Have a battery-powered radio handy. Television doesn’t work without
electricity. When Tripp and I left the apartment we carried his small,
battery-powered radio. We were very popular as a source of news for people
on the Esplanade. That’s how we heard that the President had declared this
NOT an act of terrorism.

Lesson number three:
Fill your bathtub with water. We were lucky, as our building didn’t lose
running water. Most other buildings in the city did. You need water to
flush a toilet.

Lesson number four:
Have an emergency supply of drinking water. By the time the power returned
the shelves of bottled water in stores looked like a ravaging army of
carpenter ants had cleaned them out.

Lesson number five:
Candles. Have a supply of candles around. It’s amazing how comforting a
little light is when there is only darkness. Not to mention you can use
them to read.

Lesson number six;
Remember to have flashlights [but have candles, too]. The emergency lights
don’t always last as long as the emergency. That was one of the things we
discovered as we descended the stairs without our flashlights.

Lesson number seven:
There is nothing like a pair of comfortable shoes. A pair of fashionistas
from SoHo, stranded in mid-town, paid fifty bucks apiece for ratty rubber
flip flops off the feet of strangers to replace their expensive heels to
ease the pain of the fifty block walk home.

Lesson number eight:
Have food, non-perishable, food. You get awfully hungry waiting for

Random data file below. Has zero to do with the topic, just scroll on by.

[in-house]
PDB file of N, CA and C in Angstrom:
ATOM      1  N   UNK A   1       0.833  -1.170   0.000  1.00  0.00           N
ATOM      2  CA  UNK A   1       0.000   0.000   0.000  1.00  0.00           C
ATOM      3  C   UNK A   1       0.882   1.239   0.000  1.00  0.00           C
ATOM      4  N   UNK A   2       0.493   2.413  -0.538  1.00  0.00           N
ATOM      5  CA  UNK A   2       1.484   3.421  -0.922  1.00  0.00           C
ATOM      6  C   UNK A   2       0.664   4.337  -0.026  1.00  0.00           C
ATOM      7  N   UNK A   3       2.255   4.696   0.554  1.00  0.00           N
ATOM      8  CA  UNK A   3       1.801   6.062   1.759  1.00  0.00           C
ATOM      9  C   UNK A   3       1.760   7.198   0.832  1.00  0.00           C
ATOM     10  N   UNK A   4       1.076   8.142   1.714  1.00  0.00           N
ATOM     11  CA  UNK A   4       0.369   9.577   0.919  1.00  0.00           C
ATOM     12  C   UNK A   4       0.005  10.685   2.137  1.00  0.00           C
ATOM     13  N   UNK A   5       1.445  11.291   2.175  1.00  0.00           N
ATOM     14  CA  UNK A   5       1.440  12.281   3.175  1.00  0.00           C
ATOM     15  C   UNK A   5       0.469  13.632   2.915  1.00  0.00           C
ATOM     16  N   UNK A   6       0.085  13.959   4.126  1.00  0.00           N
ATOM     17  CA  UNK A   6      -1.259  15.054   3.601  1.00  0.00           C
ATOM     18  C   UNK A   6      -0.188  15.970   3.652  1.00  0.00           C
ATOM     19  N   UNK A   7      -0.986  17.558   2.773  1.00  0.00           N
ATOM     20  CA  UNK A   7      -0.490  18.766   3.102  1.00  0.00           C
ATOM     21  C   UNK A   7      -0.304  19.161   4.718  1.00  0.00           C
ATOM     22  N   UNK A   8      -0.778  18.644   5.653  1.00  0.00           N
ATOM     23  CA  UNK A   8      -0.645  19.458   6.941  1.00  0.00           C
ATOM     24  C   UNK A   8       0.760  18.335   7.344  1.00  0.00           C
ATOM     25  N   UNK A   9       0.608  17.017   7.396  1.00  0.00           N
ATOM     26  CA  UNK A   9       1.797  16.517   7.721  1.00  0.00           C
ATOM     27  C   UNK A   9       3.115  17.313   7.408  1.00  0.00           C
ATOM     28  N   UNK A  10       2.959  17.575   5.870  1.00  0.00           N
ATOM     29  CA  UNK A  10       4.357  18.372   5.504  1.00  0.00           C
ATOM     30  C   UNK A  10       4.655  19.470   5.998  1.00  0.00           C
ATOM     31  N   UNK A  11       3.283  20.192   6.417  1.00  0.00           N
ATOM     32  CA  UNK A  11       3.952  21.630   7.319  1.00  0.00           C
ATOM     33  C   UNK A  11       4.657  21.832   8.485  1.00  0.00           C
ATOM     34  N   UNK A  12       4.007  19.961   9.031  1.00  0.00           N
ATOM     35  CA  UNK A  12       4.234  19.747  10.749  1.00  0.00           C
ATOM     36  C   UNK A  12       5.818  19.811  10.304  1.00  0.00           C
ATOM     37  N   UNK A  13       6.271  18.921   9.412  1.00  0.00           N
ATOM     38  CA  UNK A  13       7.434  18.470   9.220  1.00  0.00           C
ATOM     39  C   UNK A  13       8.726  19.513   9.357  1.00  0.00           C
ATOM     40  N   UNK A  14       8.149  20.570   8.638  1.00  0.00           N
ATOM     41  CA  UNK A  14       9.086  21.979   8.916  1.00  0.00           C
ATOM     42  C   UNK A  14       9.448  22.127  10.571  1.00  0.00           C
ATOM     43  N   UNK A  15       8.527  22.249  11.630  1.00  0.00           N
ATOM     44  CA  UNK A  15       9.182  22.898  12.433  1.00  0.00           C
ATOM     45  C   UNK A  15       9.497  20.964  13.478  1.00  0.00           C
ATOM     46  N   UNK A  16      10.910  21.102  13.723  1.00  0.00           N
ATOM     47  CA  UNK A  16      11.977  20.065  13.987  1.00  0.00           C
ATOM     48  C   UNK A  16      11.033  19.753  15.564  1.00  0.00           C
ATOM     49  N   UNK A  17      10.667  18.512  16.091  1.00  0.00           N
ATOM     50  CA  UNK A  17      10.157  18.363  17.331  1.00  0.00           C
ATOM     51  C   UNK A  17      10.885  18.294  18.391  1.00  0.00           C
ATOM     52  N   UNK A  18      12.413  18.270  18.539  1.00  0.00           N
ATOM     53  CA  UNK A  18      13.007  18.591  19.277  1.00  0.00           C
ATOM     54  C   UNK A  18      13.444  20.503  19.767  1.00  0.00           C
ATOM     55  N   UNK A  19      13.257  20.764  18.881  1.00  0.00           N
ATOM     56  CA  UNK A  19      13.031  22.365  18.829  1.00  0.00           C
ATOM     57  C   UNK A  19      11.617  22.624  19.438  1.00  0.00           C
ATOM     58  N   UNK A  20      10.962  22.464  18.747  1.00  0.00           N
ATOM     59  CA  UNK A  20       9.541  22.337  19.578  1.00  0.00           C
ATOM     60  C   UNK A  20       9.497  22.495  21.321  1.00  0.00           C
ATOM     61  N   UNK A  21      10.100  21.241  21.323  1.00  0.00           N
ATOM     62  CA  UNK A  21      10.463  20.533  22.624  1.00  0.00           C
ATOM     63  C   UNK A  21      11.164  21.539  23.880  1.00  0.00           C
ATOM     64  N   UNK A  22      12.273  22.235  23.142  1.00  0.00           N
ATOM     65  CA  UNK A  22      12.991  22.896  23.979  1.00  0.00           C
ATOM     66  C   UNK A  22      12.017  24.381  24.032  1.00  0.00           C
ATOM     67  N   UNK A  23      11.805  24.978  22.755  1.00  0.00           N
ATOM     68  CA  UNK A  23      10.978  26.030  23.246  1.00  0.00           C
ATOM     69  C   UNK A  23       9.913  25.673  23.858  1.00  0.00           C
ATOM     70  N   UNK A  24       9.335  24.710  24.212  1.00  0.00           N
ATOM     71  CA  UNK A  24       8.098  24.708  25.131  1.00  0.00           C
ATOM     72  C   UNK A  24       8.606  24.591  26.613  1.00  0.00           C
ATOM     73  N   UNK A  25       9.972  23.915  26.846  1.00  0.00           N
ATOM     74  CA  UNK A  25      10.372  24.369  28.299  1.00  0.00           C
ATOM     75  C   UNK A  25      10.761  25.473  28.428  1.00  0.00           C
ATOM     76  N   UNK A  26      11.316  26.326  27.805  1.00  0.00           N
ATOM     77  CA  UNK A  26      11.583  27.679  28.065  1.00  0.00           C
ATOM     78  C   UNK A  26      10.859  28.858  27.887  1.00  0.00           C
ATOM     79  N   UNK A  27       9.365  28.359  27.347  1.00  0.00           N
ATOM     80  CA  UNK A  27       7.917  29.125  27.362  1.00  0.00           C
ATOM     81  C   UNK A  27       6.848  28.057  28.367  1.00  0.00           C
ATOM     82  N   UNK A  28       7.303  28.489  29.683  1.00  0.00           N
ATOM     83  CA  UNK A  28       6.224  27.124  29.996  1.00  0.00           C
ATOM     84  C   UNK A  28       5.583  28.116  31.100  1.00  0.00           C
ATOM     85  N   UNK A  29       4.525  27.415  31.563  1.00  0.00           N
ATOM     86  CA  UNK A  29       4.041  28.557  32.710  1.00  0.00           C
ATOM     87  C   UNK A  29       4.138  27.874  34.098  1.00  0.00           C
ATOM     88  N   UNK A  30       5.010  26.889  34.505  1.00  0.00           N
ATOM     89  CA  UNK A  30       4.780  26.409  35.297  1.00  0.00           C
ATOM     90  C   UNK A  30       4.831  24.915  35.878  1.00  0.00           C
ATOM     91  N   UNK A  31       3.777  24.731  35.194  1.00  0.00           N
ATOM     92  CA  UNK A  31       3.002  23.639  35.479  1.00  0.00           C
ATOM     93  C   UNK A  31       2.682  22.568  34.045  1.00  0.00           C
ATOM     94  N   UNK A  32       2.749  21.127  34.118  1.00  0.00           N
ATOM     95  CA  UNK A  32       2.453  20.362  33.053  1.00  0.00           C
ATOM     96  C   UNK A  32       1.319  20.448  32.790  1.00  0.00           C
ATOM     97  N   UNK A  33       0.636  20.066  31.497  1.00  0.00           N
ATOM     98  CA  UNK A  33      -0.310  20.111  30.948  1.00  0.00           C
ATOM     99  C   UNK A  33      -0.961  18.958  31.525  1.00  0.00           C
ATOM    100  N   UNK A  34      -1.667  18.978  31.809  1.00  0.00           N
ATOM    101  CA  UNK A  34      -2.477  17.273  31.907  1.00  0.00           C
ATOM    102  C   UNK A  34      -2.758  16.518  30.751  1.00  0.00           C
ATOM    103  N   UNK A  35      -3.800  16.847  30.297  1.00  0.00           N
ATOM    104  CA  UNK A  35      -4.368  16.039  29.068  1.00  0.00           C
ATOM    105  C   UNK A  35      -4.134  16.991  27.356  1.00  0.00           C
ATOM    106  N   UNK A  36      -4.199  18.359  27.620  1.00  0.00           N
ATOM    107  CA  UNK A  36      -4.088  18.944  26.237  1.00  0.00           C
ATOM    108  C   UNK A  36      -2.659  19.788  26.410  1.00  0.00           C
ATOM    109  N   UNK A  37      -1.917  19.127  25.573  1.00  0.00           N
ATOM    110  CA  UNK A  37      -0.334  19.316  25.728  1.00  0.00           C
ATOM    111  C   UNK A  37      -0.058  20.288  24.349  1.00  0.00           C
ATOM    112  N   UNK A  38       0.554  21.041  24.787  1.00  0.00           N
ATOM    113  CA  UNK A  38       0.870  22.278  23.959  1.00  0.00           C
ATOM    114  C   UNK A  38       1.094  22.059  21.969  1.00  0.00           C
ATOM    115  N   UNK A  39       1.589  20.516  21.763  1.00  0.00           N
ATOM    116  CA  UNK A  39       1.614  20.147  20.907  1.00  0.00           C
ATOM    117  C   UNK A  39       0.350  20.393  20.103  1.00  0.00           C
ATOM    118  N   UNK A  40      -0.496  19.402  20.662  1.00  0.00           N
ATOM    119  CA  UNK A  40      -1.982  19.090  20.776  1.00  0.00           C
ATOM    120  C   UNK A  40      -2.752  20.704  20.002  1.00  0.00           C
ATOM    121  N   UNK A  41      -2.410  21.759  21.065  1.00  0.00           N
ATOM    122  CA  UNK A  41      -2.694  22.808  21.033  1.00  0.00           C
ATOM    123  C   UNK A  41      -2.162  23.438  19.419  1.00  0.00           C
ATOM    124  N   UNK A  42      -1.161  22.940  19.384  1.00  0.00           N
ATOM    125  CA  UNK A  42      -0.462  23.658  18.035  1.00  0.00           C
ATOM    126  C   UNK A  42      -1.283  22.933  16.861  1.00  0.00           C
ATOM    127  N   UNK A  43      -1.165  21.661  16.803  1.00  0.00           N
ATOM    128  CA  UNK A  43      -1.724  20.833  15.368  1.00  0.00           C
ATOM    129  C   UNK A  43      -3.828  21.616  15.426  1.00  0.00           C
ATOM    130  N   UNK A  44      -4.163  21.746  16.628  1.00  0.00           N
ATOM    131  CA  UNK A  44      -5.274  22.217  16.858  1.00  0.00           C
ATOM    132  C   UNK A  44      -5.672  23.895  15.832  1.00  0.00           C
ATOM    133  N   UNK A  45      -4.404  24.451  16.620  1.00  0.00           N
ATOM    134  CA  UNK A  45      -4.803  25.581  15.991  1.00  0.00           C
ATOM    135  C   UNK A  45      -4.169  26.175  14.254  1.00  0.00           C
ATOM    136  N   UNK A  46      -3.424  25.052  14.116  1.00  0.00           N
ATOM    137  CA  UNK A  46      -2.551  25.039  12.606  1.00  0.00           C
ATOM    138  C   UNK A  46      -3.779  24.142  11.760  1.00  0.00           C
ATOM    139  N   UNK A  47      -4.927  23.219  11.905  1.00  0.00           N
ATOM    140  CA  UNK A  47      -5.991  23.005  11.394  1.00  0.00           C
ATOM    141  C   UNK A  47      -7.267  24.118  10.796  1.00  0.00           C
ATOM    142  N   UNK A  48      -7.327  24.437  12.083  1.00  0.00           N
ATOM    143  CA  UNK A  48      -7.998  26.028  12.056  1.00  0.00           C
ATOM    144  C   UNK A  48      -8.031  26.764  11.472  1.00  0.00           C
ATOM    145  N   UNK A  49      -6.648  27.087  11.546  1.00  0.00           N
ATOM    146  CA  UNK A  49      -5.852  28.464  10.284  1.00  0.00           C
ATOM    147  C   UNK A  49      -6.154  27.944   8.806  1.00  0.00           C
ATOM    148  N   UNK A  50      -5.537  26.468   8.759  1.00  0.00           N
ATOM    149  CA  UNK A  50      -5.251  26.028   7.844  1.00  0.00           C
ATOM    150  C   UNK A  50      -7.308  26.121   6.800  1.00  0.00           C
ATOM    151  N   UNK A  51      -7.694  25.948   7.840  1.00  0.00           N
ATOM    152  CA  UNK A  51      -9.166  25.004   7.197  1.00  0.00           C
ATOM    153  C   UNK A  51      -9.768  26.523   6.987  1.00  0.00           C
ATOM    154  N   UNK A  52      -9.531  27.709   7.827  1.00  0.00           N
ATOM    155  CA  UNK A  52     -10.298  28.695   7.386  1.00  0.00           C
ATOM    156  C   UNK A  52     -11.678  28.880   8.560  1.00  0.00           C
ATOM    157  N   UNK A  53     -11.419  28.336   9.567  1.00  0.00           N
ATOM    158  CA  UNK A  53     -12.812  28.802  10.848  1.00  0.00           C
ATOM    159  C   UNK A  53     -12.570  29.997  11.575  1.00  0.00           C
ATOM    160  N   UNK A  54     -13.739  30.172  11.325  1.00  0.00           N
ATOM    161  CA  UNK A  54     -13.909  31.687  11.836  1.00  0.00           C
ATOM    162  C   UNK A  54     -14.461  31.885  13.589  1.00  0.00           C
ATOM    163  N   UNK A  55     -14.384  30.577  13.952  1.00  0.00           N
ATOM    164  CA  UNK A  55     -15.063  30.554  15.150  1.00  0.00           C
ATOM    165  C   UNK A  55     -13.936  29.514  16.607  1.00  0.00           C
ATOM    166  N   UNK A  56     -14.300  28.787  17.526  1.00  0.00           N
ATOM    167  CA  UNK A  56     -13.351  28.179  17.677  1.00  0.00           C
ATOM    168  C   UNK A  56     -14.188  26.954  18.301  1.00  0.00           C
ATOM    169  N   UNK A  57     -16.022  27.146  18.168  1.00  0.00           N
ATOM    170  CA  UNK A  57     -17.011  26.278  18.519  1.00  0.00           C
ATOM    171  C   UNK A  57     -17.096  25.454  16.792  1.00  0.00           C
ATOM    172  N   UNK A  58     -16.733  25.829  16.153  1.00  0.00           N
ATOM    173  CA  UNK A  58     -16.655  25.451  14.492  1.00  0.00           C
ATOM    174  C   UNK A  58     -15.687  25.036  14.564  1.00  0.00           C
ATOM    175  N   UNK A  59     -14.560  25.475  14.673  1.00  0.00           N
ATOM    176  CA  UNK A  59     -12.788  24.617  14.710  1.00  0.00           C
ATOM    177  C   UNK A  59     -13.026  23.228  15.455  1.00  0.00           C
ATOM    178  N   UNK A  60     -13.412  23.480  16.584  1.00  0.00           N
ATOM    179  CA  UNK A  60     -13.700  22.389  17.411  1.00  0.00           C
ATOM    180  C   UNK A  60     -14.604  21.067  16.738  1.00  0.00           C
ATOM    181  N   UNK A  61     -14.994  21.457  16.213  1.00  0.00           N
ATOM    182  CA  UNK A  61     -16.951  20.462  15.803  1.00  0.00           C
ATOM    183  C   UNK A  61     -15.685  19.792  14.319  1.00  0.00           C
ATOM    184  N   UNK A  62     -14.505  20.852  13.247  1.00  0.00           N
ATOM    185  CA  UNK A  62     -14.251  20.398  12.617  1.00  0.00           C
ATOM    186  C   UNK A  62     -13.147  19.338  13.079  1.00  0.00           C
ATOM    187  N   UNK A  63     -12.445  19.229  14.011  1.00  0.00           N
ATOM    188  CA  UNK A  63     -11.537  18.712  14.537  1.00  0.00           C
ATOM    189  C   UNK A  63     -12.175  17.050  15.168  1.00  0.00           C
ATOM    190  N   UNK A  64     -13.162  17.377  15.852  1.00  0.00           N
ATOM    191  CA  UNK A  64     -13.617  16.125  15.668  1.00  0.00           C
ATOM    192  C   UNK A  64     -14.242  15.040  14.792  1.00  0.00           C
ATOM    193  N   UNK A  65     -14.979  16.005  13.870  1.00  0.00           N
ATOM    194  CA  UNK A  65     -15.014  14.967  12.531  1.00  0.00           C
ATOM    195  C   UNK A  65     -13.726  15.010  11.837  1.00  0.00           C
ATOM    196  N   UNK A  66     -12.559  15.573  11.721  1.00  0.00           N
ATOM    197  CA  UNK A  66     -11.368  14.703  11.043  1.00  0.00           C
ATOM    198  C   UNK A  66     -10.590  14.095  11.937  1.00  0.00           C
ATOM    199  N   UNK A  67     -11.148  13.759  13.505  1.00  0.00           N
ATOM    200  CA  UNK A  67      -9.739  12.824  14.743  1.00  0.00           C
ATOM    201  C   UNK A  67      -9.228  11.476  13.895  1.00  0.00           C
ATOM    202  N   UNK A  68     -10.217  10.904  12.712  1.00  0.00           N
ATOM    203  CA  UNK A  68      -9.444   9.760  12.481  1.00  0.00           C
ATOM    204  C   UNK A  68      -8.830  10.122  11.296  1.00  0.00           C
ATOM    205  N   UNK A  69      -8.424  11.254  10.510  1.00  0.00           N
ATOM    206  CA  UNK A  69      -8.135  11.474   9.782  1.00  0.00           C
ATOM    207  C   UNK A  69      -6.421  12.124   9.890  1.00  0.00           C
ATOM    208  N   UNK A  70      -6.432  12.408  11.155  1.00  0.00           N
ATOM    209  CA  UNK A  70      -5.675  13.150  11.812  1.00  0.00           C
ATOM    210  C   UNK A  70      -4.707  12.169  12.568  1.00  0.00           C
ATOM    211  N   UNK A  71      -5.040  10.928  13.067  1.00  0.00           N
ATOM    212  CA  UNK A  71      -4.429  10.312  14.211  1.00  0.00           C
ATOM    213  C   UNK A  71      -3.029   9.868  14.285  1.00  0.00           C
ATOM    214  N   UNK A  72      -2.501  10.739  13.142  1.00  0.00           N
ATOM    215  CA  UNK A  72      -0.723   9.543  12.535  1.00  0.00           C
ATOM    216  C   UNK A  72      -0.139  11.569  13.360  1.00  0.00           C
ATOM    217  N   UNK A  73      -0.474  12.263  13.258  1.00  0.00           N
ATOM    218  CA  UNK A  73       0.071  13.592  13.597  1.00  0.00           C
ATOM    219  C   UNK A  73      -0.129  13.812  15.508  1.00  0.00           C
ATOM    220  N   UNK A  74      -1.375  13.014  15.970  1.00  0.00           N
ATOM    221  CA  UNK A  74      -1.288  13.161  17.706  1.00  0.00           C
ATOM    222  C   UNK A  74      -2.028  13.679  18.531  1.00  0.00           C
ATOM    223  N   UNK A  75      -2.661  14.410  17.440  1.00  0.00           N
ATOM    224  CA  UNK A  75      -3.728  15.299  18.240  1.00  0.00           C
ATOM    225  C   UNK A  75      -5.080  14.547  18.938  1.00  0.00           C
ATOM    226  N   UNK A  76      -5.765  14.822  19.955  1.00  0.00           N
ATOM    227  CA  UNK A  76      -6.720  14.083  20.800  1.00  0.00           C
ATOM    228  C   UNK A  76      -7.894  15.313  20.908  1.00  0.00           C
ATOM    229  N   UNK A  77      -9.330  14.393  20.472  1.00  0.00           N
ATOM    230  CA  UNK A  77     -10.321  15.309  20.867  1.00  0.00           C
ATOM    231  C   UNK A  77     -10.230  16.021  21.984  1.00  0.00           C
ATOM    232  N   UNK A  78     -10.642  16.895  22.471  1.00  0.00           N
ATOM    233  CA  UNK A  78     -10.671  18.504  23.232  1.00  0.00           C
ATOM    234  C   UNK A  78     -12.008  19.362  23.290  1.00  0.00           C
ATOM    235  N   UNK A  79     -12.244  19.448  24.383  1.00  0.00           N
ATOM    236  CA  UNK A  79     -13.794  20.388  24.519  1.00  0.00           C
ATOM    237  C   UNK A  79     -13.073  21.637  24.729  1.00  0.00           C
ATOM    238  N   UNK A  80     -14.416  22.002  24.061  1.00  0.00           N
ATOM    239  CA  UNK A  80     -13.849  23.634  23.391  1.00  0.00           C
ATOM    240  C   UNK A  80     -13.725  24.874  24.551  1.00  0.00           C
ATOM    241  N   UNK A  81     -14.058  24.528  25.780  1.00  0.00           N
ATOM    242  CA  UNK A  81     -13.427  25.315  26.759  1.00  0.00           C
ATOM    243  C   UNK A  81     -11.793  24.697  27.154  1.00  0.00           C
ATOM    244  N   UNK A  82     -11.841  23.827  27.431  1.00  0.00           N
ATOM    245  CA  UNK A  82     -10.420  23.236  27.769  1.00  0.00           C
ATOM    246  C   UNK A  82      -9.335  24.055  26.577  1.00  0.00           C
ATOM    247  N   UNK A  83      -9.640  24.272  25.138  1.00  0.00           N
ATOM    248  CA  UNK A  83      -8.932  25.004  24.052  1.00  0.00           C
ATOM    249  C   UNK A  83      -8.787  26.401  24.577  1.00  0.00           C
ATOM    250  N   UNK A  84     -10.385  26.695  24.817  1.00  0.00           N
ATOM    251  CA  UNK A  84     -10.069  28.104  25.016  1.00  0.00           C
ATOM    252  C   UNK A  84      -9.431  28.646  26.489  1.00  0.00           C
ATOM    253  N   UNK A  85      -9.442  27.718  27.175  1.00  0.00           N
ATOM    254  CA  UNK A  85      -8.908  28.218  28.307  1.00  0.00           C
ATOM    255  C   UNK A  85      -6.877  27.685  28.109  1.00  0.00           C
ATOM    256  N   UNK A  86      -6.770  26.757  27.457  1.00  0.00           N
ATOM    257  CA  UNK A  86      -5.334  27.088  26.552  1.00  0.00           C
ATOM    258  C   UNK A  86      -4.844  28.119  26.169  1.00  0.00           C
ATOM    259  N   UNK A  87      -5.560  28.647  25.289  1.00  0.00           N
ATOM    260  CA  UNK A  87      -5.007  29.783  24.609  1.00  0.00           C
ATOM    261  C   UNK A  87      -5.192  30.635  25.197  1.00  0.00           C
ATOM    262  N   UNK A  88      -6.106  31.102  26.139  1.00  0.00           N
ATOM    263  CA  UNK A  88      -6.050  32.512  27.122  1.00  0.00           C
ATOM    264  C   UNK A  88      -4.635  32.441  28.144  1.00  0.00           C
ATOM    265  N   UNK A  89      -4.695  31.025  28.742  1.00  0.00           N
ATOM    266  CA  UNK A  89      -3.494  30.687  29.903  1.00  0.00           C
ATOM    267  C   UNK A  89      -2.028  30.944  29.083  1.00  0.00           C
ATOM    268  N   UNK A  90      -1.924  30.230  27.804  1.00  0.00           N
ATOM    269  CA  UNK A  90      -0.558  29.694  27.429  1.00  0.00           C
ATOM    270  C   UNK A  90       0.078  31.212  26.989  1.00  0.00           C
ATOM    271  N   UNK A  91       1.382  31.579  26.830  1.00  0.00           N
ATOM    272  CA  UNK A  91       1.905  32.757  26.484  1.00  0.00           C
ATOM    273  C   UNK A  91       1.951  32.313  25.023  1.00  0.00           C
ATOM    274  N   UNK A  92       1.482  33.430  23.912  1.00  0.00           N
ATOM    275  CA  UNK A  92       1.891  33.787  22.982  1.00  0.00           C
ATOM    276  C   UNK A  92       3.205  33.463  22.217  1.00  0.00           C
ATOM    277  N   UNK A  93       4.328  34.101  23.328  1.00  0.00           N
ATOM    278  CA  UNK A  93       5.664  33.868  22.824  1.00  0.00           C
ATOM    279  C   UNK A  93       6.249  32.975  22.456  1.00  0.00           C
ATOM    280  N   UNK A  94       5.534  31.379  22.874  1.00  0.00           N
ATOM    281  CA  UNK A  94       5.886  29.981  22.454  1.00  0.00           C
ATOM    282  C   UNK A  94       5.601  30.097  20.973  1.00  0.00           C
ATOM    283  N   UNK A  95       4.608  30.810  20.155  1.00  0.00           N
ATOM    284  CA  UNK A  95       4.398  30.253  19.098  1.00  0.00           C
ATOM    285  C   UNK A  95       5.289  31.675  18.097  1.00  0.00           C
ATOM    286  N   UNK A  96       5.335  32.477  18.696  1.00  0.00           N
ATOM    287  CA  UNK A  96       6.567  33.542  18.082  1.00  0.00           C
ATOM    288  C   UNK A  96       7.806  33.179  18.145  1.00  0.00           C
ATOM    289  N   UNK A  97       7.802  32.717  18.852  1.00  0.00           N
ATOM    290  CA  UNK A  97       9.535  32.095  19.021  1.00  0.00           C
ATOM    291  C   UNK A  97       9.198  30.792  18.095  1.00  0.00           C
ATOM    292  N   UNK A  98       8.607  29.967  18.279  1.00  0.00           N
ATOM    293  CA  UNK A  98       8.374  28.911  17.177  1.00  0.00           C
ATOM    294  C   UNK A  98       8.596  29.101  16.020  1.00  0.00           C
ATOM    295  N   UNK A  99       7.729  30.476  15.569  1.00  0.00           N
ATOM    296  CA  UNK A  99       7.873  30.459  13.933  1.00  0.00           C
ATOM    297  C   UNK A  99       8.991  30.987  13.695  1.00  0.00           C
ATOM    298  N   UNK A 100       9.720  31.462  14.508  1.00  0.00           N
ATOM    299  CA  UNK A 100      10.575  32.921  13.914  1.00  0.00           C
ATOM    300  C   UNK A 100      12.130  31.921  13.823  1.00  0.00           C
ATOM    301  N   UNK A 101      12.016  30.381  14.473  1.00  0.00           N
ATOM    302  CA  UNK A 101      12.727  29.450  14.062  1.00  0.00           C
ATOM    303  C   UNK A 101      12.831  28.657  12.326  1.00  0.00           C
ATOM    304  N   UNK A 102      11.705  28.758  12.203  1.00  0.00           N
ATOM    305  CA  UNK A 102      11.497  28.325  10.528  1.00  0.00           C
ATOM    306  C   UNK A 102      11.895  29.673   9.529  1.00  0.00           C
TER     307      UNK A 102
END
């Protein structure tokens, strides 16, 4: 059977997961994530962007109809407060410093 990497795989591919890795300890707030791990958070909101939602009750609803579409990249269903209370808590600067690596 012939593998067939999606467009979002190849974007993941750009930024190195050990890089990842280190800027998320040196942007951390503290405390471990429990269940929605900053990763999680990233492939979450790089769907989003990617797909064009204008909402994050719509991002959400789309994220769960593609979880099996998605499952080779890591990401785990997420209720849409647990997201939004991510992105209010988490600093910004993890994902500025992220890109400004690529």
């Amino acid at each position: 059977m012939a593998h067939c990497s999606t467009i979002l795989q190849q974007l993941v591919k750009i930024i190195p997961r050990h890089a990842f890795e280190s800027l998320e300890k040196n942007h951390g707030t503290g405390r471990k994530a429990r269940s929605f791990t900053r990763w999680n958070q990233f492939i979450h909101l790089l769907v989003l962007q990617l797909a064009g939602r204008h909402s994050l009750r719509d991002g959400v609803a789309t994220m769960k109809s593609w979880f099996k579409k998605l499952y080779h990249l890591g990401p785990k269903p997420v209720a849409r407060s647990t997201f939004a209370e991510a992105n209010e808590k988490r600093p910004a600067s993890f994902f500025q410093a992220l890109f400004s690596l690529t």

something as simple as electricity. Besides, you need something to power
you on the walks you will take foraging for the food you don’t have.

Lesson number nine:
If you are about to leave to go someplace, if you have the slightest urge to
go to the bathroom, do it. There were people stranded for up to nineteen
hours in elevators. Something like a million people were on subways and
trains in the greater New York area and those in subways had a particularly
trying time.

Lesson number ten:
Have cash. ATM’s don’t work with out power. Nor do credit card machines.
Cash is king. Keep some in an envelope in the same place you store the
food, the water, the flashlights, candles and every other emergency supply
you can think of.

Lesson number eleven:
Have something to read. It got awfully boring under the emergency lights in
Penn Station if you had nothing to read.

Lesson number twelve:
Have a cell phone that lets you carry a spare battery. The service returns
before the power but it’s electricity that charges those little batteries.

Lesson number thirteen:
When in doubt, throw it out. The city has been rife with food poisoning
from spoiled food.

There are many more, I’m sure, but these are the lessons that come to mind
while writing this.

Once we thought it wasn’t terrorism, there was a sigh of relief and everyone
sort of shrugged and went: power failure? Well, hardly a reason to be
hysterical [unless you were one of those trapped in elevators or on the

Before the beer could get warm, restaurants and bars were selling out.
Tripp and I sat with our neighbors on the sidewalk, listening to our radio,
sipping Amstel light while waiting to see how long the lights would really
be out.

In our case, it was a little over twenty-four hours. The city was getting
just a little testy but the major crisis of Friday morning was finding
coffee for the caffeine-addicted population.

I got mine from the little cart on Liberty Street; they brought in a
generator to power up and had a steady block long line of people waiting
patiently for their caffeine fix as well as an egg sandwich.

By mid-afternoon, a few people were beginning to whine on NPR’s call in
show. But after the whining started, one woman phoned in, reminding
everyone listening that we had been without power for less than twenty-four
hours. How would we like to be in Baghdad where it was 122 degrees in the
shade and where they haven’t had power or water for months?